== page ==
Newsweek’s latest polling shows John McCain pulling into a tie with Barack Obama at 46%, despite a small imbalance in the sample towards Democrats.  McCain has gained 5 points since the last Newsweek poll in July, and more importantly, has surpassed Obama in voter enthusiasm:

With 53 days until Election Day, John McCain has pulled even with Barack Obama in the latest NEWSWEEK Poll. Buoyed by the Republican convention and overwhelming partisan enthusiasm for his choice of Sarah Palin as his running mate, McCain is now tied with Obama among registered voters nationwide, 46 percent to 46 percent.

Two weeks of all-Sarah Palin-all-the-time media coverage, and the McCain bounce in national and battleground state polls, has spurred Democratic anxieties that despite President Bush’s dismal approval ratings, the party might be squandering the chance to take advantage and reclaim the White House. But NEWSWEEK’s Poll suggests the race is very much still in play. McCain’s current level of support, after all, is up just 5 points from July, before either party’s nominating convention, when Obama led McCain 44 to 41 percent.

Perhaps more troubling for the Obama campaign than the overall head-to-head numbers, however, is the dramatic hardening of McCain’s support suggested in the poll. In July, only 39 percent of McCain voters said they supported McCain strongly. By contrast, 71 percent now say they strongly support the Republican nominee. Obama, meanwhile, has seen support increase from his voters, as well, but far less dramatically—67 percent now say they support him strongly, compared to 61 percent in July. Enthusiastic support will prove crucial to both parties in a close election, as voters are more likely to turn out for, give money to and volunteer on behalf of candidates they firmly back.

It’s important to note that Newsweek polls for registered voters, not likely voters.  Most of the polling we will see from now until the election will focus on likely voters, and it’s unclear why Newsweek didn’t try drilling down for the more predictive sample.  Perhaps they hoped to get better news.

That may explain their satisfaction with a survey that only represents Republicans at 27%, with Democrats at 35% in the overall sample, with a 31-37 split respectively among registered voters.  That’s off slightly from the latest Rasmussen party identification numbers, which show a 33-38 split, meaning that Newsweek oversampled independents.  It’s not as large a difference as seen in CBS or previous Newsweek polling, but it will have a small effect on the predictive value of the poll.   Given the pronounced shift in the Congressional balloting polls in recent weeks, it seems likely that party identification may be even closer than the five-point spread shown from August.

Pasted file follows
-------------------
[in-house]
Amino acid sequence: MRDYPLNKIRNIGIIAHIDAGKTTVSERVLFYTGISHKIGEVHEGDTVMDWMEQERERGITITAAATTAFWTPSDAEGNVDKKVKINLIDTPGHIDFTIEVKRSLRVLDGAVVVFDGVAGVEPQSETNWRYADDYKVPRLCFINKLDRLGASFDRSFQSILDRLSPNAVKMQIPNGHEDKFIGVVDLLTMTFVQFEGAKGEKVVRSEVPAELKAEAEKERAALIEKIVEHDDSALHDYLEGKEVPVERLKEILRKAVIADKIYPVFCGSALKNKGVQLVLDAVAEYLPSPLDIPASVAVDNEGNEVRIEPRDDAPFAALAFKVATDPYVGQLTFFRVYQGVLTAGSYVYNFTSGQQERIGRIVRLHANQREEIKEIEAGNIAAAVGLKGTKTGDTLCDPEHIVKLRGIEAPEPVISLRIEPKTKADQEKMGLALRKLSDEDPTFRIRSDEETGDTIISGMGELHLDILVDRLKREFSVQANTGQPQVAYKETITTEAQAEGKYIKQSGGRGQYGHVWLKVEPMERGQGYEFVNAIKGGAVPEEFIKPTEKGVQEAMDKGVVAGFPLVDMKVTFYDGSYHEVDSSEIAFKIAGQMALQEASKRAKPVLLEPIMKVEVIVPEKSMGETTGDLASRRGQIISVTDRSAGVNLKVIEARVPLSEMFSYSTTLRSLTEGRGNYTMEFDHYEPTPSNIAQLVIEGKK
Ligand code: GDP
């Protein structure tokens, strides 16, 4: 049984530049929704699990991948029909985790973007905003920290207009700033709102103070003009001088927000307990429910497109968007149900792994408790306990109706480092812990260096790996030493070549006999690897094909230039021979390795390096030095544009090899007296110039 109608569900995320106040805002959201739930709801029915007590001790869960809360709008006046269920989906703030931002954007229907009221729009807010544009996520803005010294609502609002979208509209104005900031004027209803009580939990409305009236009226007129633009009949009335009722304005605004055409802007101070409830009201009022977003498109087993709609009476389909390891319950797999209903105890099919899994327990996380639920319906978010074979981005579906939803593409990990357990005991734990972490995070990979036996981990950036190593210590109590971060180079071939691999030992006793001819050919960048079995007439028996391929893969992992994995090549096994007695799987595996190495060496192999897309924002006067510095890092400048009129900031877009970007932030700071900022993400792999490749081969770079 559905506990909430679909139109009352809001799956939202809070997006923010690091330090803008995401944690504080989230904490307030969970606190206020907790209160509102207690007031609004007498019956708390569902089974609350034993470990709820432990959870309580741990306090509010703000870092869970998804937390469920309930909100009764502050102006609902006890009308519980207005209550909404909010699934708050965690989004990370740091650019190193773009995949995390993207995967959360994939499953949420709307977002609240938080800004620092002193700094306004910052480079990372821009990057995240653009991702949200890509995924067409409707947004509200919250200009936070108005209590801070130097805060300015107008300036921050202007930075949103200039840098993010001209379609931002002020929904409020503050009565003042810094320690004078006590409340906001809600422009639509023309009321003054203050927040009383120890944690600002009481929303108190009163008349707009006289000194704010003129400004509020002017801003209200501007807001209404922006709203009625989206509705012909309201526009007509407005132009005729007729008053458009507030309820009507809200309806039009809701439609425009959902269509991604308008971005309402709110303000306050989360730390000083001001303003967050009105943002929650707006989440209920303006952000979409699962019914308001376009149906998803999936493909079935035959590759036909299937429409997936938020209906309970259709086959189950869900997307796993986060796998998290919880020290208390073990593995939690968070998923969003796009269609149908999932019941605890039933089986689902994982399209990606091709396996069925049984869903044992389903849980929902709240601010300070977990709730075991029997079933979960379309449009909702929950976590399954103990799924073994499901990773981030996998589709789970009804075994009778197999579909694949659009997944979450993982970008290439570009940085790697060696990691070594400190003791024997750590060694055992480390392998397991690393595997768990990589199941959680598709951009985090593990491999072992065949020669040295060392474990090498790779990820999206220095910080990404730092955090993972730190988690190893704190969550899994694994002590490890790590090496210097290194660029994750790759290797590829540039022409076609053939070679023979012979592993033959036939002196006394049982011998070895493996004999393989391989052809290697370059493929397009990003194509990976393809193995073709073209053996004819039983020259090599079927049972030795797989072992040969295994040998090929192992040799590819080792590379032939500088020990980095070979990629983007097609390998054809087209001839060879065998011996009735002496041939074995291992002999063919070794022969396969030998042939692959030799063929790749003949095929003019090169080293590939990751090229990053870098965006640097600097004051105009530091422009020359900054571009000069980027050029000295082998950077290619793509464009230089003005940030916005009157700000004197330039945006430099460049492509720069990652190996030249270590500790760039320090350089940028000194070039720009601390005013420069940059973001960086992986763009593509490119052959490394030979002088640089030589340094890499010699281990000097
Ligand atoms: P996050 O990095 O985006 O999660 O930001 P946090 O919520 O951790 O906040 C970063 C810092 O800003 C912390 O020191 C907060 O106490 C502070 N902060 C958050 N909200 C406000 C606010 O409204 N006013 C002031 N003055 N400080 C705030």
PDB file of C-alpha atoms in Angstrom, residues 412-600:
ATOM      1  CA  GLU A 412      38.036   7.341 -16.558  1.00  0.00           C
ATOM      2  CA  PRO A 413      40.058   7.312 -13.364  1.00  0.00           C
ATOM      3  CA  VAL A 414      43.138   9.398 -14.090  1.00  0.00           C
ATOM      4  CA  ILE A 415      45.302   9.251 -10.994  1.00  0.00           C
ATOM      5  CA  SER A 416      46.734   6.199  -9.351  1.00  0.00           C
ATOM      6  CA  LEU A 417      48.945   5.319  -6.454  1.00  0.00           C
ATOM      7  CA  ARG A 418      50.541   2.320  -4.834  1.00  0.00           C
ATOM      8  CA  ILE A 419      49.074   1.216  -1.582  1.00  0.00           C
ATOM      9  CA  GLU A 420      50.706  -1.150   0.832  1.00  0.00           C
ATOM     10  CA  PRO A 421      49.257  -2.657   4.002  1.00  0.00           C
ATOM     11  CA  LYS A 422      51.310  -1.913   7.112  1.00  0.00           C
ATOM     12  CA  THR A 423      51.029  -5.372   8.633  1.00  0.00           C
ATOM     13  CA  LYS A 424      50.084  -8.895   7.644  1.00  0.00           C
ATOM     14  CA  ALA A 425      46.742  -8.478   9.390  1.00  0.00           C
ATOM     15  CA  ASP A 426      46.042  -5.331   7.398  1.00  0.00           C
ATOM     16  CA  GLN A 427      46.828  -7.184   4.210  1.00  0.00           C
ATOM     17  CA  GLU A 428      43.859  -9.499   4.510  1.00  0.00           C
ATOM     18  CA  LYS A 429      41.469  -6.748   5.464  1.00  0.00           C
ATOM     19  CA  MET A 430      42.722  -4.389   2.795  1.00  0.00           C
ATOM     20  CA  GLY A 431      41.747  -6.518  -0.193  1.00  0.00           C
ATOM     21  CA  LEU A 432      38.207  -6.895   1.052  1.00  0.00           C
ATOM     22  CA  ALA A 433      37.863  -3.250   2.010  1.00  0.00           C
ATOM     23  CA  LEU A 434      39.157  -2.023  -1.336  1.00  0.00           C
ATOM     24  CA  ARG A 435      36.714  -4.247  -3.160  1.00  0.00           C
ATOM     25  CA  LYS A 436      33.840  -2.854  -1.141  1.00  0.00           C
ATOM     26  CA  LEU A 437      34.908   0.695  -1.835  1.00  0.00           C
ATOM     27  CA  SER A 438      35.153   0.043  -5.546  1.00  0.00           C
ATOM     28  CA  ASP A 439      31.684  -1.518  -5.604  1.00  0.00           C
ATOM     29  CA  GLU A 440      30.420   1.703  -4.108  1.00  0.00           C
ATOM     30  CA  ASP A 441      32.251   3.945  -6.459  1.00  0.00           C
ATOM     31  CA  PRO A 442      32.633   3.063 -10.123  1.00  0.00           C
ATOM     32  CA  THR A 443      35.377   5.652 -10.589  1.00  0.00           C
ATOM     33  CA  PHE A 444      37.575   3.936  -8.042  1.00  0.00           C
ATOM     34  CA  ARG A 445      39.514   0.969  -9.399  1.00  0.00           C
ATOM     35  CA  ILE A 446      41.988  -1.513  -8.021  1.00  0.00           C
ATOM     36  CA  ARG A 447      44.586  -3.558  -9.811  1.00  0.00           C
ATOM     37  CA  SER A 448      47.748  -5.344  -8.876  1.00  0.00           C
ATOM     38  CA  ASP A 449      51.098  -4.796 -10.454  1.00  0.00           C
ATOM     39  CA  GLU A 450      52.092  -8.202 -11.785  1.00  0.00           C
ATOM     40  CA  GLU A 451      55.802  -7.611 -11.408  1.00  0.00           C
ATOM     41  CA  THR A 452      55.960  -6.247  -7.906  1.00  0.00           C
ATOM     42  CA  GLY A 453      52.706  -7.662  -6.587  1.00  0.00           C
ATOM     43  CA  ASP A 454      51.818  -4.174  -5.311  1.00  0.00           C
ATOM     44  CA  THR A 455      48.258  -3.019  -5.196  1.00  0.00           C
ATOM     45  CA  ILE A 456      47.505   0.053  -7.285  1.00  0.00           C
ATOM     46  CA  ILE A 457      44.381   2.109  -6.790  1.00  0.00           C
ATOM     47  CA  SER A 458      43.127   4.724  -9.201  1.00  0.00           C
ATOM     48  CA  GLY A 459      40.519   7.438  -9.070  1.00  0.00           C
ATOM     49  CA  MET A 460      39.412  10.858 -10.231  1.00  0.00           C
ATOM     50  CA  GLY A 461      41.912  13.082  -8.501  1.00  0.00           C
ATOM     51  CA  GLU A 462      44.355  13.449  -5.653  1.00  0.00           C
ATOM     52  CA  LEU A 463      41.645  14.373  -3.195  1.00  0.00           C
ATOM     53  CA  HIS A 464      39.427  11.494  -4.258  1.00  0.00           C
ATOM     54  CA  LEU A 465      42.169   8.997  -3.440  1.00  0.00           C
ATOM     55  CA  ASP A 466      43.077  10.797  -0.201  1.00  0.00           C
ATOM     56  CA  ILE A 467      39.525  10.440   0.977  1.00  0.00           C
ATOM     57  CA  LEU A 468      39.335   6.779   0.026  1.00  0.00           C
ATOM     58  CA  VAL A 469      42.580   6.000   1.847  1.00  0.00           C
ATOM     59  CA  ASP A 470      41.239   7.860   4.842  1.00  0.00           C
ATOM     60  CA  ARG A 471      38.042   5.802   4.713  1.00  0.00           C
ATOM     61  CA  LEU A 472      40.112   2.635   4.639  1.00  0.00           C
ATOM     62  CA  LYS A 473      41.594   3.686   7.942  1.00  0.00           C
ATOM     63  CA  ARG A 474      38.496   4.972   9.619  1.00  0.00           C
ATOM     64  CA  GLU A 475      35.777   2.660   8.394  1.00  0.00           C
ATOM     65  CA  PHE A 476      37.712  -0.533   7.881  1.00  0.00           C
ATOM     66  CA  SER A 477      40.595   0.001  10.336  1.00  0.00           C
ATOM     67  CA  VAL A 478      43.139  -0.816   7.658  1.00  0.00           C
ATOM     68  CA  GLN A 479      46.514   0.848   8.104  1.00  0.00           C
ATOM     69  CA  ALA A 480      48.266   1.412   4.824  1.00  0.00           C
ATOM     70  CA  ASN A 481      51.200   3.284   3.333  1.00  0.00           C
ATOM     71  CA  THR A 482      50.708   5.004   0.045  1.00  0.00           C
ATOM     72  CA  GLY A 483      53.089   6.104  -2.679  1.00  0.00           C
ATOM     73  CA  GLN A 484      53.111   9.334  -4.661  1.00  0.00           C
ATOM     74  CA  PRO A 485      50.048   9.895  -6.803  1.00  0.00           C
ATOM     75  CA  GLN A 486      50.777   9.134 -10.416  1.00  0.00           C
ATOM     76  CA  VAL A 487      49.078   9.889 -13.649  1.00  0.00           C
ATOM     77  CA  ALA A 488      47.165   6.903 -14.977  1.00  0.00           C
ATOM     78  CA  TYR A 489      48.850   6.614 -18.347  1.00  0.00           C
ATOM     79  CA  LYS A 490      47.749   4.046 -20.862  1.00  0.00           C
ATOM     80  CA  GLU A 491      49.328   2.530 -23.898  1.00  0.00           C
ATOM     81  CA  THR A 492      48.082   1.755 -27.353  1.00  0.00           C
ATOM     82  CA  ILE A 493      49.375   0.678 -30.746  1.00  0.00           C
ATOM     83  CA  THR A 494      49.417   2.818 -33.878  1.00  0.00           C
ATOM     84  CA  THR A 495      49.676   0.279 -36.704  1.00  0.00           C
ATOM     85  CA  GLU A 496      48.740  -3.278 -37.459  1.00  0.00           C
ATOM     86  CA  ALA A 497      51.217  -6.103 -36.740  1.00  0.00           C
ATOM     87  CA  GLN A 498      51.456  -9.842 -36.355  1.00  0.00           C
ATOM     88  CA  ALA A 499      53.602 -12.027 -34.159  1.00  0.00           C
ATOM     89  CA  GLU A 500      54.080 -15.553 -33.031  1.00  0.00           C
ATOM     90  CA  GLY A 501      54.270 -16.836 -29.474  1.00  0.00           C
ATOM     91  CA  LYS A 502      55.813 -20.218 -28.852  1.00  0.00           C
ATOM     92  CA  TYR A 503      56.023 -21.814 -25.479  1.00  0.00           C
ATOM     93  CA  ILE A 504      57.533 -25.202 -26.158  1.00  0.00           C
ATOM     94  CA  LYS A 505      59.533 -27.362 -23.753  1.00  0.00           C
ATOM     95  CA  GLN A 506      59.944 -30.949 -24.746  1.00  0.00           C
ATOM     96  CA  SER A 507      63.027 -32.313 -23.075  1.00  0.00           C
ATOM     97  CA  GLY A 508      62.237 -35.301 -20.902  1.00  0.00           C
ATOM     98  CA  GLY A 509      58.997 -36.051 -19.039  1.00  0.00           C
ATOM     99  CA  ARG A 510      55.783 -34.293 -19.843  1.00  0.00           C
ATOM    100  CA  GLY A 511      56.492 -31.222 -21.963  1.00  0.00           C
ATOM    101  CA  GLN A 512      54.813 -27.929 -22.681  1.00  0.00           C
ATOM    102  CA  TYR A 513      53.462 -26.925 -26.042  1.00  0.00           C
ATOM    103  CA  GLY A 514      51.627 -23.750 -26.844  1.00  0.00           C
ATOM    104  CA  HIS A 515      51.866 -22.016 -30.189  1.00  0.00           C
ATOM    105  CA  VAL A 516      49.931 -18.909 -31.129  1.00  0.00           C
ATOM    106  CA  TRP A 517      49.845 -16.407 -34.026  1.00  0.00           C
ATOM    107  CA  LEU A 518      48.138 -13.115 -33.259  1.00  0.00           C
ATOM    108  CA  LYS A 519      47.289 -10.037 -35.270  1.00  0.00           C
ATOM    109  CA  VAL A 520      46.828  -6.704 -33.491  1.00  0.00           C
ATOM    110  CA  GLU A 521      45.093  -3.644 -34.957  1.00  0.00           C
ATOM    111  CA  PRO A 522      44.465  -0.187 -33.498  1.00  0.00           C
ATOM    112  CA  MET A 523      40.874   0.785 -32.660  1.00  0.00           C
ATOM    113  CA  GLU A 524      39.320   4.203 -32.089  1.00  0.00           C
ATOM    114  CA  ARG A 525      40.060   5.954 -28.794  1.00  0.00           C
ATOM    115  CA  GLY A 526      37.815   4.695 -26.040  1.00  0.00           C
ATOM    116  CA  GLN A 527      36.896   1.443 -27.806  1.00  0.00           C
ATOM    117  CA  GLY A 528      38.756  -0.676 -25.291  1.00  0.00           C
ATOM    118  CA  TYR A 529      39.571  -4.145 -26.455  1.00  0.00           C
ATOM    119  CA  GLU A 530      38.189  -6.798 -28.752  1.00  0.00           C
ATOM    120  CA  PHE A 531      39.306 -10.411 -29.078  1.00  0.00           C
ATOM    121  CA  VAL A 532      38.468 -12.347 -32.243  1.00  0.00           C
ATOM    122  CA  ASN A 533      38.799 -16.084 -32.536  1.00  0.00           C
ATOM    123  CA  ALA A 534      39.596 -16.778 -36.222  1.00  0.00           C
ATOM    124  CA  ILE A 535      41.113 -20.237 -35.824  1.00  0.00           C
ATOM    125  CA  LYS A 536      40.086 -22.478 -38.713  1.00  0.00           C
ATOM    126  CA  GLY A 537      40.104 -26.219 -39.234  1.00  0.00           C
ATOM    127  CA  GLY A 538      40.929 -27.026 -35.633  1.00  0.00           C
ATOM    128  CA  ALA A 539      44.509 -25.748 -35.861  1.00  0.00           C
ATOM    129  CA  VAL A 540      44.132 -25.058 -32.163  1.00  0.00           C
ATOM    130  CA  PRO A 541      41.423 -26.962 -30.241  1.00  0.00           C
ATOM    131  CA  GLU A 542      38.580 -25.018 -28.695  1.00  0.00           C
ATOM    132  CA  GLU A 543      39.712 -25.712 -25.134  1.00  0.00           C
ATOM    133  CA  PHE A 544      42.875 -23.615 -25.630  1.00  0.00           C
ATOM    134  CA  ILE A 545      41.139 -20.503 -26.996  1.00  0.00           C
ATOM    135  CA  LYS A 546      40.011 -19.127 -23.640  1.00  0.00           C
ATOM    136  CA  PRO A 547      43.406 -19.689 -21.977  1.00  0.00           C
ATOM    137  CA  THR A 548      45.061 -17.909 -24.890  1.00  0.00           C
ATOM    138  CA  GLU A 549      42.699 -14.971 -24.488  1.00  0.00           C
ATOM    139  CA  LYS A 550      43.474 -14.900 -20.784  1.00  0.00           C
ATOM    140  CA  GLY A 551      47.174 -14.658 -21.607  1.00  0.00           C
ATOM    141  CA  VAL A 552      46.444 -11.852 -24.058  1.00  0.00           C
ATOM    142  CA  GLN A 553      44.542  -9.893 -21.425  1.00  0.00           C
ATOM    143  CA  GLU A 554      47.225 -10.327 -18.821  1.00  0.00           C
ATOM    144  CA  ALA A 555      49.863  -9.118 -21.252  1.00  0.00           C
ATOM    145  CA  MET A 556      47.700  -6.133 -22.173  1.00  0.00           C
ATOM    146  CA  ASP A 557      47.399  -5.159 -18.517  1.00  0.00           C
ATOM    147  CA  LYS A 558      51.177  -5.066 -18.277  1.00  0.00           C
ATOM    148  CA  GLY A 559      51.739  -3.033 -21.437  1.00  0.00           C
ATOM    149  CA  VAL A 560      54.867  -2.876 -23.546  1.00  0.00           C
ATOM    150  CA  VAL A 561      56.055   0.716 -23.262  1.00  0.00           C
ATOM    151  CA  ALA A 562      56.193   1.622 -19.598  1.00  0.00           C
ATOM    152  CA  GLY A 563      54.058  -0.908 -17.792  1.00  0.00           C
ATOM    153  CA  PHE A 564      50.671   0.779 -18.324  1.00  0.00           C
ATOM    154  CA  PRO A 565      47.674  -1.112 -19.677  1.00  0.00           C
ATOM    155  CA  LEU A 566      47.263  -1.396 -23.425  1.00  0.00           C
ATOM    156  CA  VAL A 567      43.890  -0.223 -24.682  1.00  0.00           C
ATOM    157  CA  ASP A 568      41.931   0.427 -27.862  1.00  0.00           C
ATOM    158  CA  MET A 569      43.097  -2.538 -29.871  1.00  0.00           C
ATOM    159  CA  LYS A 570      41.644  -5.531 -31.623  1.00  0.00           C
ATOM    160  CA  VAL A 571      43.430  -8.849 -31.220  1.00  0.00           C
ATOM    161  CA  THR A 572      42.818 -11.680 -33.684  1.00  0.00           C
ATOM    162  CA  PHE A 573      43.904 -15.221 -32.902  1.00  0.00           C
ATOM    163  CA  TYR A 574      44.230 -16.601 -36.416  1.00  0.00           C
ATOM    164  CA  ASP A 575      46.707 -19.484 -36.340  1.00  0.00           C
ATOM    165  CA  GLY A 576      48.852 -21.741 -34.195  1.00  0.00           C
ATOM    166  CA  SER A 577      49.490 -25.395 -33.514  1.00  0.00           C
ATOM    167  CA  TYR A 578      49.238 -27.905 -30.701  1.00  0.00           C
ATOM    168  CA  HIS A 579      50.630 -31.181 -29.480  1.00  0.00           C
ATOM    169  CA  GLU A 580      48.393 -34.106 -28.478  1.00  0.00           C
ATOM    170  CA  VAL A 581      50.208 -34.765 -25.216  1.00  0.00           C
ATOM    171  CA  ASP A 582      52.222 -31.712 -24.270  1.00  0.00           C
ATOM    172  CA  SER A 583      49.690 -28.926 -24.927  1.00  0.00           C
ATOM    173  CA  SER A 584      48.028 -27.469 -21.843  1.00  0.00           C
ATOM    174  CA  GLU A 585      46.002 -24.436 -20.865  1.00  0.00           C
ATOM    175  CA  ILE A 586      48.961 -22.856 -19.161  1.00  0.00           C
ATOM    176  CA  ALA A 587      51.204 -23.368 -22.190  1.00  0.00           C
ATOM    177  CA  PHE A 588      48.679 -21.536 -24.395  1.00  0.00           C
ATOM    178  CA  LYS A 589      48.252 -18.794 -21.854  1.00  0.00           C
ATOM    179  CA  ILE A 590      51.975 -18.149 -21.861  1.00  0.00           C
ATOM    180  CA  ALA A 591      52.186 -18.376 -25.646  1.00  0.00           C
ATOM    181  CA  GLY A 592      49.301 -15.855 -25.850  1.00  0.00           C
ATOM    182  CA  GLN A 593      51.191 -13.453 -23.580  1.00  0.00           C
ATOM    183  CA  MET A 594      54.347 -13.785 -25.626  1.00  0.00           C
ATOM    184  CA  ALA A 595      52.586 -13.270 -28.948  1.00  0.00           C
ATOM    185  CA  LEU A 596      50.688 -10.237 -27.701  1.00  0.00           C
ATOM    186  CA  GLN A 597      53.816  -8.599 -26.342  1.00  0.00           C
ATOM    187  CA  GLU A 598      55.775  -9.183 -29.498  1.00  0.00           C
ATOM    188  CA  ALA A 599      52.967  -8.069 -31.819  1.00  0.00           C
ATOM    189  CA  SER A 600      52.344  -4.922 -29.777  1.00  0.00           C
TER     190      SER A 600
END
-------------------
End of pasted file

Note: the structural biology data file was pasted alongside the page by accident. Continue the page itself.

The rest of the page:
Meanwhile, Rasmussen has a promising shift in their Electoral College projections:

New state polling from Missouri has helped move that state from from “Leans Republican” to “Likely Republican” in the Rasmussen Reports Balance of Power Calculator. With this change, McCain now leads in states with 200 Electoral College votes while Obama is ahead in states with 193 Electoral College votes. When “leaners” are included, it’s Obama 259, McCain 247.

Currently, states with 124 Electoral College votes are leaning slightly in one way or the other. Four states with a total of 32 votes — Colorado, Nevada, New Mexico, and Virginia — are pure toss-ups.

This is the first time McCain has led in this calculation, I believe.  All of the movement in the last week has come from six states traveling in McCain’s direction.  The four pure toss-ups, though, include three states Bush won in 2004, and are must-wins for McCain.  Iowa is still in the leans-Dem category, but some important states for Obama still remain in that category as well, including Pennsylvania, Michigan, and Washington — none of which Obama can afford to lose.

The trends show McCain seizing the momentum in this race.